Am I Supposed to Help “Those” People?
Opportunities abound for providing assistance to the poor, physically or mentally challenged, and those who are in difficult situations in their lives. Historically, America has been one of the most generous nations to care for their own indigent as well as sending billions and billions of dollars and an army of volunteers and professionals around the world to offer various kinds of compassionate care and feeding.
The reason that America has been one of the most generous nations is because of our heritage. Many of our citizens came from great difficulties in other countries to be citizens here. They know what it is to suffer and need help. Certainly, the foundation of our desire to do what we can for others comes from the founding of our country on Judeo-Christian principles. Even a person with limited knowledge of the Christian faith knows that the Bible teaches us to love our God fully and love our neighbor as we do ourselves. In fact, the world uses the Parable of Jesus to describe on who stops to help another.
“A man was going down from Jerusalem to Jericho, when he was attacked by robbers. They stripped him of his clothes, beat him and went away, leaving him half dead. 31 A priest happened to be going down the same road, and when he saw the man, he passed by on the other side. 32 So too, a Levite, when he came to the place and saw him, passed by on the other side. 33 But a Samaritan, as he traveled, came where the man was; and when he saw him, he took pity on him. 34 He went to him and bandaged his wounds, pouring on oil and wine. Then he put the man on his own donkey, brought him to an inn and took care of him. 35 The next day he took out two denarii and gave them to the innkeeper. ‘Look after him,’ he said, ‘and when I return, I will reimburse you for any extra expense you may have.’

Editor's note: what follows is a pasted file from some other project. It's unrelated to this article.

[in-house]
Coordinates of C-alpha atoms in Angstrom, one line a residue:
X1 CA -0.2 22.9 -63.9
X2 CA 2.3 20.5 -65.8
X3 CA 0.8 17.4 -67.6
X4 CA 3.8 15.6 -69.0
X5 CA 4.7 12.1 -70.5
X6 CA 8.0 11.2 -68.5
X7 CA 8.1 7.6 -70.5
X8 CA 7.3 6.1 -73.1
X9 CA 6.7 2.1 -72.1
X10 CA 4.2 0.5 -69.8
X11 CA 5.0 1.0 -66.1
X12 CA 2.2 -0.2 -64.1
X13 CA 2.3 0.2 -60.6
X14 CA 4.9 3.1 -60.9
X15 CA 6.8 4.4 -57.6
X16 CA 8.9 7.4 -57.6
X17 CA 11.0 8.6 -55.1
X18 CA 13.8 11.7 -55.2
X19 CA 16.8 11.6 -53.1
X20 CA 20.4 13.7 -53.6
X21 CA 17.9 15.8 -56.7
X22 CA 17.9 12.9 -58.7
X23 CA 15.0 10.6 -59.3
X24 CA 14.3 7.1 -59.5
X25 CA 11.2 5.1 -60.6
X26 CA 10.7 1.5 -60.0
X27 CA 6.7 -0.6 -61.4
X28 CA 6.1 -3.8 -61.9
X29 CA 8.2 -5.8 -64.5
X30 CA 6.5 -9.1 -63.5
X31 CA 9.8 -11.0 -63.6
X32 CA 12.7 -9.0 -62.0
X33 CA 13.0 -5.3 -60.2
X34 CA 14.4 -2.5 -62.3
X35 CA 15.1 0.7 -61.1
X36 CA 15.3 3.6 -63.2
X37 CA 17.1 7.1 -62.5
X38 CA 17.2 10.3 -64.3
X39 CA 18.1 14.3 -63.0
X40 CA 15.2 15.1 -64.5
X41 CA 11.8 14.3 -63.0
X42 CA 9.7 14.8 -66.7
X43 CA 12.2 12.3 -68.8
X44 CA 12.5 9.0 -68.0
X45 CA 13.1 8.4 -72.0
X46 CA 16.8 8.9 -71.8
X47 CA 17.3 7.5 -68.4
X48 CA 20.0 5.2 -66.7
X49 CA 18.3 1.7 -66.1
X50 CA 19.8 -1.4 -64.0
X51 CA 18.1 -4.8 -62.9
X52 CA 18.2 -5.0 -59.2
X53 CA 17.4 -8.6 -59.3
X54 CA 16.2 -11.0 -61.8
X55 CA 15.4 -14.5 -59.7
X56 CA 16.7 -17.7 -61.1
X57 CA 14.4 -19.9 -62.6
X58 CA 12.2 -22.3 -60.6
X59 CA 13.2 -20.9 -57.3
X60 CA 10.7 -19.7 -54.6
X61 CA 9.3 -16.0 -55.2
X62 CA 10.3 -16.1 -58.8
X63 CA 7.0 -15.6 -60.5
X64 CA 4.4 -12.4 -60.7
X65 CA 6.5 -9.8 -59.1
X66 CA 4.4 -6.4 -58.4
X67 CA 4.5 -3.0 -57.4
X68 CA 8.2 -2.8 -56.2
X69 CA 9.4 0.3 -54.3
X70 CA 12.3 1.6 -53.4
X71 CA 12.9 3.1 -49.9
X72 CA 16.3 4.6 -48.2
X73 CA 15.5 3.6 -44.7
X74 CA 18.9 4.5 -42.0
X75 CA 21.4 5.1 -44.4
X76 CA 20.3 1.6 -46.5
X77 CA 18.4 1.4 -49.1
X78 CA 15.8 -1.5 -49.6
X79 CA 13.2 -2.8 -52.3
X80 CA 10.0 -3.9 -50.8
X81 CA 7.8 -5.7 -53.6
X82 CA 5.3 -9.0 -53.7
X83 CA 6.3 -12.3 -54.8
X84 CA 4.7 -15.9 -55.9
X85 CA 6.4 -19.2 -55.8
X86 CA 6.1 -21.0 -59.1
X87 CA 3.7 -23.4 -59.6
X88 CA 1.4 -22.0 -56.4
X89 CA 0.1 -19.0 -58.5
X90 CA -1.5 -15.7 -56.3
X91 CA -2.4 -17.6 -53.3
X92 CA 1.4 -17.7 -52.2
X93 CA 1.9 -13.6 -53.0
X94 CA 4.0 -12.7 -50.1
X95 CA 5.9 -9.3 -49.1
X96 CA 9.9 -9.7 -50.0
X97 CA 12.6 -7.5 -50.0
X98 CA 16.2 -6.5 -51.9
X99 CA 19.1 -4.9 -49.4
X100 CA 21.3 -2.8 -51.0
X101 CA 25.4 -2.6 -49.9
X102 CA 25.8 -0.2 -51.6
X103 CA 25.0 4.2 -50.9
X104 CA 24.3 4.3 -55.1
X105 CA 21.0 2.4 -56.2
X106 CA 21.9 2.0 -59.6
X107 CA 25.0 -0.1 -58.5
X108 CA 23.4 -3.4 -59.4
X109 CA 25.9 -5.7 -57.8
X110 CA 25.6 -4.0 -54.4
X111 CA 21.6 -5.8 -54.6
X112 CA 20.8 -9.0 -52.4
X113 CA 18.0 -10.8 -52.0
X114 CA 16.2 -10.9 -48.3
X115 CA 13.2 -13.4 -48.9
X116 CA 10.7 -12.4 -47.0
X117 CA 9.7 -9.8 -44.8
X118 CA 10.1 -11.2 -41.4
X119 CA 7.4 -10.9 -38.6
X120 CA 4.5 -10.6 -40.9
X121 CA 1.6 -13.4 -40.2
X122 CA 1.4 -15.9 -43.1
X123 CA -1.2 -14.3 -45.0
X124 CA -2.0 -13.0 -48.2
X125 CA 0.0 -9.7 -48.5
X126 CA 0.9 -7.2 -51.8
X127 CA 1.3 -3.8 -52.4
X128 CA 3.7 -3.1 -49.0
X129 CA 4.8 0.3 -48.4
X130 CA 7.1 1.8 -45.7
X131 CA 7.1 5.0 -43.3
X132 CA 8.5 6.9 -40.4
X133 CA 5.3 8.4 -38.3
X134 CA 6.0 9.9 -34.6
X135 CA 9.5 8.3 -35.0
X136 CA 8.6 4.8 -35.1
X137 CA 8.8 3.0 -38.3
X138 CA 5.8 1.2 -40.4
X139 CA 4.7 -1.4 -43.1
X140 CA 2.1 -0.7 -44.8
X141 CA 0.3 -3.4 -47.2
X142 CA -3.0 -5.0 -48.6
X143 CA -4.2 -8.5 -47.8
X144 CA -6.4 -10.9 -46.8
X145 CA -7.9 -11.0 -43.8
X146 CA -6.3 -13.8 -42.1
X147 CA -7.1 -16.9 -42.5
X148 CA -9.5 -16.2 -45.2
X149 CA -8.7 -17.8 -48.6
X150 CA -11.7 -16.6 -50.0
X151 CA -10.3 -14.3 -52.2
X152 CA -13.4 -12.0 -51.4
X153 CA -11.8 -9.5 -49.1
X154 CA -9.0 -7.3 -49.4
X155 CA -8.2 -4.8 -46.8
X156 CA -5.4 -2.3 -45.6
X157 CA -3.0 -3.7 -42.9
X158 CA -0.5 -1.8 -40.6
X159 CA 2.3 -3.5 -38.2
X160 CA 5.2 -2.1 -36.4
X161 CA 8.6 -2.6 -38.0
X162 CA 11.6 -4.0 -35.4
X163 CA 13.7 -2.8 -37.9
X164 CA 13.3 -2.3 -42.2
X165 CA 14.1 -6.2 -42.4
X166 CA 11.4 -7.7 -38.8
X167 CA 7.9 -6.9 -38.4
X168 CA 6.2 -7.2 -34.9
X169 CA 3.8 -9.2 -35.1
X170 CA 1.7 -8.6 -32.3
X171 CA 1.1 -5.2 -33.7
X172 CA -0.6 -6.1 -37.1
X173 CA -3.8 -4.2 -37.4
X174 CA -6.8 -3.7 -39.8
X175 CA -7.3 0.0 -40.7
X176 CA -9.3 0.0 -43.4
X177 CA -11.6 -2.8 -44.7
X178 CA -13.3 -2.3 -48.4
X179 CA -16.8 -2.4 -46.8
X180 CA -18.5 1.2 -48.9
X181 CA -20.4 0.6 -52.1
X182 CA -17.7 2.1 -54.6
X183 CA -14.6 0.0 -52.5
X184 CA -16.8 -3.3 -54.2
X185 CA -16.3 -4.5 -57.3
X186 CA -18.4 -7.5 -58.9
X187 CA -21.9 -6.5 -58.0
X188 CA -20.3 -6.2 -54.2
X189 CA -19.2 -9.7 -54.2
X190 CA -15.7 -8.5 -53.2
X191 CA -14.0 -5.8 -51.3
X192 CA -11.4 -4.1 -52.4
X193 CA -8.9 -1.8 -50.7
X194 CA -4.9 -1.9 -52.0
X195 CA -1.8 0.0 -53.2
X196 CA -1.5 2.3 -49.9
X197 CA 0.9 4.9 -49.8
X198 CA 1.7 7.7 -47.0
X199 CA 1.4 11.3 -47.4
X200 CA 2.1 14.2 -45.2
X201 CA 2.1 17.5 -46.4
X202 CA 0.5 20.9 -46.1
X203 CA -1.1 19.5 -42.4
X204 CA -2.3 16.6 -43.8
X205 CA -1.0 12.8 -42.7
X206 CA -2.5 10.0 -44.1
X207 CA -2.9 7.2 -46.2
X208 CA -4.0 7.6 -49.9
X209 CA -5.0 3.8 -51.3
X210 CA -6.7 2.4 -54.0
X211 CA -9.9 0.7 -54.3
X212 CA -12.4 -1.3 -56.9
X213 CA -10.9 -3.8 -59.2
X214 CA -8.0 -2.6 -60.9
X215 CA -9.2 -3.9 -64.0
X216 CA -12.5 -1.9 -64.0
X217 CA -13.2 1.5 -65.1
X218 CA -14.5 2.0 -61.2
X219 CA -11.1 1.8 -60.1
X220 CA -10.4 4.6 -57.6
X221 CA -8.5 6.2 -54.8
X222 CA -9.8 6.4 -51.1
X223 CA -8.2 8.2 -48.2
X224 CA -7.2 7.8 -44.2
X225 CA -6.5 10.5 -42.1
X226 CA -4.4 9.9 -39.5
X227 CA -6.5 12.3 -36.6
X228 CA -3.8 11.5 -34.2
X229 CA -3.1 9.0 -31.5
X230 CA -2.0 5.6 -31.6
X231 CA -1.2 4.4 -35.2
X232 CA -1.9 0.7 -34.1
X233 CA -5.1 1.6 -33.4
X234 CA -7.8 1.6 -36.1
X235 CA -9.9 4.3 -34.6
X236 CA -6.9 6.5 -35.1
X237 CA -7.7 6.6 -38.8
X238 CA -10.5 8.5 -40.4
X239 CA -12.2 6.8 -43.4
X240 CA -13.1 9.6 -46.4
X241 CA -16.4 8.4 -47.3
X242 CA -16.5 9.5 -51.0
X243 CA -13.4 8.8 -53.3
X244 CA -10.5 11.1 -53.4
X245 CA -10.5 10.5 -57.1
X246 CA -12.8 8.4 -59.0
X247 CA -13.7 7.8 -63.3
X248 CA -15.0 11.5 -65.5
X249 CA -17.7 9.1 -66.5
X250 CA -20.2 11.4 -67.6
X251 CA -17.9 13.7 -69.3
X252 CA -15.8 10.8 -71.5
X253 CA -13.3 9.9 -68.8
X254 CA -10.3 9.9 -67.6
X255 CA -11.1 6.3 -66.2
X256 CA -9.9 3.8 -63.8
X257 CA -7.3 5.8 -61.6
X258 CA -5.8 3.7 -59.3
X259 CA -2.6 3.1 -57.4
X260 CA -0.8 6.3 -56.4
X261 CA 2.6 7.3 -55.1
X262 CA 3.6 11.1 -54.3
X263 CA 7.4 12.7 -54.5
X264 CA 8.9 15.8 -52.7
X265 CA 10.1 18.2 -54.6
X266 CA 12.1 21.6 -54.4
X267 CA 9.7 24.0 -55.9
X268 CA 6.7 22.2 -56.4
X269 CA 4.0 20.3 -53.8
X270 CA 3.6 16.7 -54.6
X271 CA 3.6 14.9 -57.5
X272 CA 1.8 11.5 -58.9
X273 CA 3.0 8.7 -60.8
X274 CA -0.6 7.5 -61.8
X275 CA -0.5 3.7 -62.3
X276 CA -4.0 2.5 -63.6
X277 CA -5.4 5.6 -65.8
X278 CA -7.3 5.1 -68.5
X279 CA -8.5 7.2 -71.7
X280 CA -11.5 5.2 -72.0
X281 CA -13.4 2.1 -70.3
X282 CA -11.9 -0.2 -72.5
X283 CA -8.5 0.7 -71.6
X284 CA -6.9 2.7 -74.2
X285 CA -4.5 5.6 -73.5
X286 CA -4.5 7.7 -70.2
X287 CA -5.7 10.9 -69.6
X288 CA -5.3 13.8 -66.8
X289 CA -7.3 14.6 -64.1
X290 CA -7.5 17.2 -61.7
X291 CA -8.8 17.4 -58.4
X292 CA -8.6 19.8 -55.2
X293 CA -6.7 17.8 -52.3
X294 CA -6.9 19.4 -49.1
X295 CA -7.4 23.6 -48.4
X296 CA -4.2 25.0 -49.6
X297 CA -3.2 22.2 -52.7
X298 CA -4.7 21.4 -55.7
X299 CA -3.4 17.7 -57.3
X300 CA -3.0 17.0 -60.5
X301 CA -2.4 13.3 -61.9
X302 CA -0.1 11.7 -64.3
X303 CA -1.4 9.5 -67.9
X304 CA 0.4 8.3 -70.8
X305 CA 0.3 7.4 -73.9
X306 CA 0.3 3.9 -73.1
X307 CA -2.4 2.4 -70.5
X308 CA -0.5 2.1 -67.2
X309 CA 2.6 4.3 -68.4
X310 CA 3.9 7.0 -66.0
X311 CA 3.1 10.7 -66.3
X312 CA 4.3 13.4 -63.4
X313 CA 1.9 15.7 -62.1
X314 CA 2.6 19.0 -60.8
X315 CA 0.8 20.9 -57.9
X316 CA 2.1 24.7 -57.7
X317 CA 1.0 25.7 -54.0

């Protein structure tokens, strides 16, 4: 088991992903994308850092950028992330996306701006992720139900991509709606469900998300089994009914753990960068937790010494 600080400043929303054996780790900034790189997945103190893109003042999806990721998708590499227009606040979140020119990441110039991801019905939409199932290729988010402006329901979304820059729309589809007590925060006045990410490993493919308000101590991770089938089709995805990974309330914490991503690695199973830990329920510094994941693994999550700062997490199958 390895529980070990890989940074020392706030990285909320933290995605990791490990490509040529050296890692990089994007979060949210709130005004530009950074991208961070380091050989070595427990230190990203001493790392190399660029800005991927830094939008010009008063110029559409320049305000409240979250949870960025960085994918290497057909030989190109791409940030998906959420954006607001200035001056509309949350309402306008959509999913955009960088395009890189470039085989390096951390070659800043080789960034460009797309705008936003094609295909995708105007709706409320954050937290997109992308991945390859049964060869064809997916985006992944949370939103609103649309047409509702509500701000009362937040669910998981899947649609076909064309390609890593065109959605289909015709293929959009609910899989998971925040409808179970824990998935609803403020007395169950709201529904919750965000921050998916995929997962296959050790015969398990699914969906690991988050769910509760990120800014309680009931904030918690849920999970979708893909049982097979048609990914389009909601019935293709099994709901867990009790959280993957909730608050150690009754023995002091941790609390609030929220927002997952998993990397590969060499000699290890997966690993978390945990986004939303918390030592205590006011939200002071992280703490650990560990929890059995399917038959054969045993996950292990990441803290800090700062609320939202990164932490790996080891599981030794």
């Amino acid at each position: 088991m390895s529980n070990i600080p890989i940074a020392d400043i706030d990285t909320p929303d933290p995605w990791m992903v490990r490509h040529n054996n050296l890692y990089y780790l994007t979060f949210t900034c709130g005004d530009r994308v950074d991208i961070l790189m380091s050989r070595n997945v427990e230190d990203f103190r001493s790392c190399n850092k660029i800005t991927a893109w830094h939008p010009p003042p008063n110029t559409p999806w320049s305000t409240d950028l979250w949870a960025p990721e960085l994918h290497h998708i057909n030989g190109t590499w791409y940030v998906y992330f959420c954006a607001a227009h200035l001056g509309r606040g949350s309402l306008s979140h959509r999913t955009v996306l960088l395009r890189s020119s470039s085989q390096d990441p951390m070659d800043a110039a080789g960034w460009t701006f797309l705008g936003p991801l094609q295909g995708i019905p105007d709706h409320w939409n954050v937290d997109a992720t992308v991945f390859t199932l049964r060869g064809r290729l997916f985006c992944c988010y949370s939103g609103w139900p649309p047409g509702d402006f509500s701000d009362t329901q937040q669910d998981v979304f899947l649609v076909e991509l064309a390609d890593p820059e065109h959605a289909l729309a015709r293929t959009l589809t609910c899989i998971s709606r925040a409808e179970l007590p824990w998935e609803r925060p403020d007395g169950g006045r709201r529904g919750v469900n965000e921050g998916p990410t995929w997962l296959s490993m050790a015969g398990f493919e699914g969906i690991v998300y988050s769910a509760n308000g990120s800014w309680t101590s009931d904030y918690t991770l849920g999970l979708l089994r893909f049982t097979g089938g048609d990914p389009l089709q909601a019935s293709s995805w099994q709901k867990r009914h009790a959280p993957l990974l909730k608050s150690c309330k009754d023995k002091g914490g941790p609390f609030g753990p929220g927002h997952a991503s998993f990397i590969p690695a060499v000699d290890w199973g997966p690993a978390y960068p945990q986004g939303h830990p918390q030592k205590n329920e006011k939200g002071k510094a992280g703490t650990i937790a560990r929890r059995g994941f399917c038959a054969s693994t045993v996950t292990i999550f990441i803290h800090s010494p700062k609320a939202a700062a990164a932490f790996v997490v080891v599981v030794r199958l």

36 “Which of these three do you think was a neighbor to the man who fell into the hands of robbers?”
37 The expert in the law replied, “The one who had mercy on him.”
Jesus told him, “Go and do likewise. (Luke10:30-37).
When Jesus saw broken humanity, His heart was moved with compassion. And in this story, the Samaritan saw this broken traveler through the eyes of Jesus and had compassion on him…. divine, extravagant compassion for the broken, hurting man. Someone has written…
- The Samaritan fixed his eyes on the traveler when he looked on him with concern
- He gave his heart to the traveler when he felt true compassion for him.
- He gave his beast to the traveler when he felt true compassion for him.
- He gave his feet to the traveler when he let him ride, willingly walking beside his own animal.
- He gave his hands to the traveler when he bound up his wounds.
- He gave his time to the traveler when he postponed his own schedule to stay with him that first critical night.
- Finally, he gave his money to the traveler when he paid for his stay and care in the inn.
It is practicing that spirit of compassion and giving that we live in obedience to our LORD. Truly, Christmas is about giving and caring. We give to our friends and family. We give to food drives, coat drives, and to churches and charities that provide assistance to single moms, hurting children, broken people, and families in distress.
Jesus reminded us, “When you have done it unto one of the least of these, you have done it unto Me.” So, when the LORD brings a person or opportunity in your life that you know you could help, just remember your gift aids that individual and is pleasing to our LORD.